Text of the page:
Momnipotent

“Look at me!” I announced to my bleary-eyed husband when he emerged from the bedroom one morning soon after our second child was born. Carefully, I shifted tiny Eamon in the crook of one arm as I scrambled eggs, buttered toast, and poured juice with my free hand. “I can nurse the baby and cook breakfast at the same time!”

I was such a fool.

 

What I didn’t know is that it’s not long after a young mother makes her first heroic efforts in the face of parental adversity that family members stop applauding her clever resourcefulness and just plain expect it.

By the time Eamon was one year old, he could turn cartwheels and scale the curtains, but he still expected that I would pick him up whenever he demanded. Which was all of the time. My first clumsy, one-handed scrambled eggs faded into memory as I became proficient at weeding the garden, cleaning the bathroom, and changing my clothes without ever once putting down the baby in my arms.

Eventually, I wound up at my doctor’s office complaining of back ache, occasional numbness, and sharp pains in my legs. He suggested I might have pinched a nerve and asked if I had been doing any heavy lifting.

“I carry a 20-pound baby all day long,” I told him.

He didn’t get it. Reluctant to diagnose me with an acute case of motherhood, he wrote “sciatica” on my chart and sent me home with a dose of ibuprofen and a photocopied list of back-strengthening exercises.

Today, 14-year-old Eamon walks quite surely on his own two feet, but his younger brothers and sisters have claimed their rightful places in my arms, each in his own turn. These days, Daniel especially clings to me like a tiny monkey. “I want you,” he says, and I can’t resist being so needed.

I know that I am not alone. The other day, I noticed a woman in the parking lot of the grocery store. She had her pocket book, two bags of groceries, and an infant car seat hanging from one arm and a kicking three-year-old in the other as she struggled (I think with a third arm) to unlock her minivan. When I offered to help, she observed the flock of children hanging from my various limbs and smiled.

“I’ll manage,” she answered.

In our brief exchange, I recognized a level of appreciation and mutual understanding that mothers can only get from other mothers.

It’s sad but true. A valiant mother who slithers on her belly to extract a child’s sneaker from the dust-bunny farm deep beneath the living room couch probably won’t emerge to rounds of applause. In fact, her efforts are likely to be greeted with, “I wanted to wear sandals. And could you take another look under there for my G.I. Joe’s ammunition belt?”

 

After one of my son’s recent birthday parties, my mom sent me some pictures of the day. One of them in particular stood out — not because it was unusual, but because it was so typical. It was a shot of the grinning birthday boy with his cake . . . presented to him by nameless hands. I have dozens of these. And the hands are always mine.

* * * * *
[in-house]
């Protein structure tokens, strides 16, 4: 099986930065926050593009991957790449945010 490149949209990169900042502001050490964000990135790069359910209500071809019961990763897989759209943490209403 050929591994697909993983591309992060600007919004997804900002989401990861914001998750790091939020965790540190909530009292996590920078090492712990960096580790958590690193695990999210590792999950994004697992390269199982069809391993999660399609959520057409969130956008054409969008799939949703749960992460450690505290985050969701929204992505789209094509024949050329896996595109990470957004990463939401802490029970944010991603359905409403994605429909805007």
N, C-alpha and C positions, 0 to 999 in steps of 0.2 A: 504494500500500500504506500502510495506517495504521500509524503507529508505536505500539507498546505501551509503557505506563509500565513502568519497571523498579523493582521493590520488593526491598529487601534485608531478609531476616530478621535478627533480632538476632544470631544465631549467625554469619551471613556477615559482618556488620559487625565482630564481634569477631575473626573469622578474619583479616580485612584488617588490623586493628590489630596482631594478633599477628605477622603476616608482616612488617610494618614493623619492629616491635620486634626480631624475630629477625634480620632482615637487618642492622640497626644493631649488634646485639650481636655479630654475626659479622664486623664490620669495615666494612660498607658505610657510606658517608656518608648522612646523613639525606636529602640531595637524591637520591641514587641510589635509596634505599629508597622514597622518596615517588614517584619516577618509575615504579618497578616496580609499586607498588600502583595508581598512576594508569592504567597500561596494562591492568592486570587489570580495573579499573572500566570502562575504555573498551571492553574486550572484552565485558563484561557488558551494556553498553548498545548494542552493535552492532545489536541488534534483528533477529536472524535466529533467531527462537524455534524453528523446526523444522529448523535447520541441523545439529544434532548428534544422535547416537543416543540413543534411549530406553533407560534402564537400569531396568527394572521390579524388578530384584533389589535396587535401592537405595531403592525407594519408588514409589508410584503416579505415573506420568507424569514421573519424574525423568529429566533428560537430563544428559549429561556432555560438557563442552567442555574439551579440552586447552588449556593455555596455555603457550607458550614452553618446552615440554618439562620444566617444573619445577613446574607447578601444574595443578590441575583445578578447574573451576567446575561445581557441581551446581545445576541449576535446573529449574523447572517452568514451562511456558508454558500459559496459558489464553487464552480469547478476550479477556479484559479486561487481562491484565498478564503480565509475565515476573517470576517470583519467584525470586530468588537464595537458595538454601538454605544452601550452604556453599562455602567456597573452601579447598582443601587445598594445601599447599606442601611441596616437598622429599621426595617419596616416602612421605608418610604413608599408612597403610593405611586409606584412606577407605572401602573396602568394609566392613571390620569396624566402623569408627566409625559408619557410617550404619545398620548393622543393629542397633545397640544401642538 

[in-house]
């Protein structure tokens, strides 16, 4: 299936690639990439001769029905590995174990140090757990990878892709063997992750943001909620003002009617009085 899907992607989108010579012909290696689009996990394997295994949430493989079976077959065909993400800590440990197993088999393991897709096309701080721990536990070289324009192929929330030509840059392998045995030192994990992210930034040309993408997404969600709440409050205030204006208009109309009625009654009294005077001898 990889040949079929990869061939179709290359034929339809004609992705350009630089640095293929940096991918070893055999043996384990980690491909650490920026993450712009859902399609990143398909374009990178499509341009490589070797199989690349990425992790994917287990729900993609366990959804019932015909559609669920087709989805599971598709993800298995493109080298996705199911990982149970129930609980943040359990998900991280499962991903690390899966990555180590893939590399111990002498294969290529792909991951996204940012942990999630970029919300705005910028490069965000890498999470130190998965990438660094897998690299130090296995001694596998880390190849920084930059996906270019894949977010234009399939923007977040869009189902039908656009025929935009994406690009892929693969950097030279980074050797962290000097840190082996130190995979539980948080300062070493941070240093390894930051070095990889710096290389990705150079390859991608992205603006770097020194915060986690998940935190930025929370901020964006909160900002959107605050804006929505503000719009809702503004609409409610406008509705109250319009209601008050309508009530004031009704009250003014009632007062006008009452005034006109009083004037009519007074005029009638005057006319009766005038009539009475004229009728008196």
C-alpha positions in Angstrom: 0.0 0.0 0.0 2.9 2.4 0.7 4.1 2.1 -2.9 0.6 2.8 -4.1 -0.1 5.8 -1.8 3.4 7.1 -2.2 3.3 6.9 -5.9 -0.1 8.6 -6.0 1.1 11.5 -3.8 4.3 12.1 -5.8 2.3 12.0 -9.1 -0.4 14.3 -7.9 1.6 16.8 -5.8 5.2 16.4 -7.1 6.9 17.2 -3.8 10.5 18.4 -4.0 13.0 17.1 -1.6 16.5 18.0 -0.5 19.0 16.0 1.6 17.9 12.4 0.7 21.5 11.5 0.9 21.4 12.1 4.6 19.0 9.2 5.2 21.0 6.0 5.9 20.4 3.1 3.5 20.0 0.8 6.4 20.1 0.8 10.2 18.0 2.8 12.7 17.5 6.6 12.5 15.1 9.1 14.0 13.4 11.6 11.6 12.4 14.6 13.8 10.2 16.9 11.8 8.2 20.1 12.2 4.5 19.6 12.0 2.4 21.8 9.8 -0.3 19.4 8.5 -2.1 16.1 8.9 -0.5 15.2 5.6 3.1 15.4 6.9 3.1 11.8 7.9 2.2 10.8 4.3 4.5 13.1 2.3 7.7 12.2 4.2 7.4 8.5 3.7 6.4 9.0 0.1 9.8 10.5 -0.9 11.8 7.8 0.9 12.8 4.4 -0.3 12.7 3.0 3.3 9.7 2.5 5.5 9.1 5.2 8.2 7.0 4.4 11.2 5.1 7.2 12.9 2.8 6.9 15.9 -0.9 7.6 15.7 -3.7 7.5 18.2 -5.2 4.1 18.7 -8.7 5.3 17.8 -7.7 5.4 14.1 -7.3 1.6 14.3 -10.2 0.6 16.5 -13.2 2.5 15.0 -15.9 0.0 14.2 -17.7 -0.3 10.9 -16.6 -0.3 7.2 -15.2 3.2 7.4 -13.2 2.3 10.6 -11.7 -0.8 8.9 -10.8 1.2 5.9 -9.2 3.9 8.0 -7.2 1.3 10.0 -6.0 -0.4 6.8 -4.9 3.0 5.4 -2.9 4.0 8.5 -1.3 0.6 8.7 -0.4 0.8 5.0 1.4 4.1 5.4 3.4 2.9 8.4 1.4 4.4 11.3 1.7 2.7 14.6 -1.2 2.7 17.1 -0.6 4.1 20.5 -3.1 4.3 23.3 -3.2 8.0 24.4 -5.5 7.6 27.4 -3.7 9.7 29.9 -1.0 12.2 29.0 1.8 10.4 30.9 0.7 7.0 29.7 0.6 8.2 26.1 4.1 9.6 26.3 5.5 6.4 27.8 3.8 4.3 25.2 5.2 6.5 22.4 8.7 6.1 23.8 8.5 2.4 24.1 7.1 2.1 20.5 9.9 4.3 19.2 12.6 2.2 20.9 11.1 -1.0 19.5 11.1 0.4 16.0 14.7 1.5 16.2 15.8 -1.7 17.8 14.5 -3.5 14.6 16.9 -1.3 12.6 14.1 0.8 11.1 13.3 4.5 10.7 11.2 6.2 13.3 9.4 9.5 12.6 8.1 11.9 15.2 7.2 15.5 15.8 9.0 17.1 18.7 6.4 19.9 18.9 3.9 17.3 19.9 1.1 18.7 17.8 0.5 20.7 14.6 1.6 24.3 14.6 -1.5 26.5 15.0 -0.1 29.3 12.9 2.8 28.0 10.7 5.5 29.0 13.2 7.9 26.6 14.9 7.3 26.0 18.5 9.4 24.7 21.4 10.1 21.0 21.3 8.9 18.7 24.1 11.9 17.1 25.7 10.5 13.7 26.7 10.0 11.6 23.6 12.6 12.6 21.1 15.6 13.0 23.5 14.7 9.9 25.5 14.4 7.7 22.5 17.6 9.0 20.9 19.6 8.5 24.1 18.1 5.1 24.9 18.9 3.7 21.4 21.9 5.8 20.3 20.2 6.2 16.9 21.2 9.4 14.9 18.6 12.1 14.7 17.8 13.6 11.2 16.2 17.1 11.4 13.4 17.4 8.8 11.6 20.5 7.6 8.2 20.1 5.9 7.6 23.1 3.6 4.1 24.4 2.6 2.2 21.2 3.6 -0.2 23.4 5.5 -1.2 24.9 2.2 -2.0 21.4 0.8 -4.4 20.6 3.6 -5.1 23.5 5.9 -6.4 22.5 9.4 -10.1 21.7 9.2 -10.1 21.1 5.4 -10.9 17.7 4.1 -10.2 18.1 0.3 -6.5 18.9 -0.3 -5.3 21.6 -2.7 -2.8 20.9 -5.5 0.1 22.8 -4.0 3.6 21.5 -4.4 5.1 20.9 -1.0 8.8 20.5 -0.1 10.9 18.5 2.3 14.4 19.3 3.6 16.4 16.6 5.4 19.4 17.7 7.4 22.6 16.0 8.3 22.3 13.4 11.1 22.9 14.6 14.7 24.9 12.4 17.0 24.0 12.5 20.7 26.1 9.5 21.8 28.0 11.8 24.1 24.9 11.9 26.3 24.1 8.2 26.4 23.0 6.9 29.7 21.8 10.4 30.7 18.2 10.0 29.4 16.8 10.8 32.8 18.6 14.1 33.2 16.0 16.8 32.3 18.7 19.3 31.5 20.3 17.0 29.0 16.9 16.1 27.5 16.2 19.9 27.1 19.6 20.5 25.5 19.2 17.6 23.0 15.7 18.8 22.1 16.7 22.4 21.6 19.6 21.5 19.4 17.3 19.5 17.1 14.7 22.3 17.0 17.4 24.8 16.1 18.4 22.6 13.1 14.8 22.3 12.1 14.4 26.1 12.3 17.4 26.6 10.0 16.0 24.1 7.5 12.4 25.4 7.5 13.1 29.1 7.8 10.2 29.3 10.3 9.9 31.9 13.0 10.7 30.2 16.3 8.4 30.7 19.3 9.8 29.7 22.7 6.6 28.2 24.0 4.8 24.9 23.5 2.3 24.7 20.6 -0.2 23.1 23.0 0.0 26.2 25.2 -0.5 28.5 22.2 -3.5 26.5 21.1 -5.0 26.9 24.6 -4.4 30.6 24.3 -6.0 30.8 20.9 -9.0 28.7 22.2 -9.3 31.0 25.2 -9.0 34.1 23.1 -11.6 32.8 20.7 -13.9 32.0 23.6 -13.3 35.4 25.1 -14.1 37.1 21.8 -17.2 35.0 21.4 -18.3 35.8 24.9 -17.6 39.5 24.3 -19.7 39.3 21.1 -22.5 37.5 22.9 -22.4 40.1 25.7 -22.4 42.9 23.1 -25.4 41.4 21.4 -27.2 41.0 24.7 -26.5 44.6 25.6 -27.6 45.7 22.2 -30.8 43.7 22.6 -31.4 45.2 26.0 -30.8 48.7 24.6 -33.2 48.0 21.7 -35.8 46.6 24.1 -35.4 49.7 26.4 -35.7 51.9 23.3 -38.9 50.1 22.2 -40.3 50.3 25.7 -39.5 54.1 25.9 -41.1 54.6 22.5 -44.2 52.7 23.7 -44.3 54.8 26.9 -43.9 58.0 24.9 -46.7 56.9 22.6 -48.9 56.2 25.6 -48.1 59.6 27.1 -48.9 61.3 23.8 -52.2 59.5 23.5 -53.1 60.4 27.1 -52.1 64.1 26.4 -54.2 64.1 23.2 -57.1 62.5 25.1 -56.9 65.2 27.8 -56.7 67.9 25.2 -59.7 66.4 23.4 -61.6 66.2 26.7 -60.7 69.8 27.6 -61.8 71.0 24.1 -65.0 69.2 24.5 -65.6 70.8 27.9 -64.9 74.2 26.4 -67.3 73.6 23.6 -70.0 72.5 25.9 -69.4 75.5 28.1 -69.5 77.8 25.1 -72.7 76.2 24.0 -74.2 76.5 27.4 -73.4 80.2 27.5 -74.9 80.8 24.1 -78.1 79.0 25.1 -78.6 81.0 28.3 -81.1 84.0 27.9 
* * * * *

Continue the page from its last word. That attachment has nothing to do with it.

I used to wonder at the way some mothers seemed content to give themselves over completely to the lifelong service of others. My own mother especially. Maternal generosity amazed me and I didn’t suppose I could ever forget my selfish self long enough to accomplish such a thing.

But then God made me a mother.

While I have not become perfectly selfless, the preciousness of my children in my own eyes has made me realize that it’s not half so bad to play a supporting role. To be the giver. The organizer. The behind-the-scenes, unseen and unrecognized do-er and supporter.

I like to think there is power in my hidden “momnipotence.”

Mothers are the secret silent force behind birthday cakes and neatly folded piles of laundry that magically appear in dresser drawers. We can get a cranky two-year-old to take a nap and think it was his idea. We can turn a pound of hamburger, a box of pasta, and a can of soup into “company dinner” at a moment’s notice. We kiss boo-boos better, mop up spills, and whip up peanut butter and jellies, all with a smile on our face and a toddler on our hip.

I am still not as naturally selfless and generous as I ought to be, but I do relish my quiet role. Most days, I am content to watch the people — the real, autonomous, and fascinating people — my children are becoming. I don’t expect any non-mother to understand it, but I am happy to be the unnamed force behind the full bellies and clean laundry that support them along their way. I am pleased to be the hands that support them, on their birthdays and every day.

Right here, in this hidden place, is where God put me. And it’s a privileged place to be.

Danielle Bean

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Danielle Bean, a mother of eight, is Editorial Director of Faith & Family. She is also author of My Cup of Tea: Musings of a Catholic Mom (Pauline 2005) and Mom to Mom, Day to Day: Advice and Support for Catholic Living (Pauline 2007). Her blog is a source of inspiration, encouragement, and support for Catholic women of all ages and life stages.

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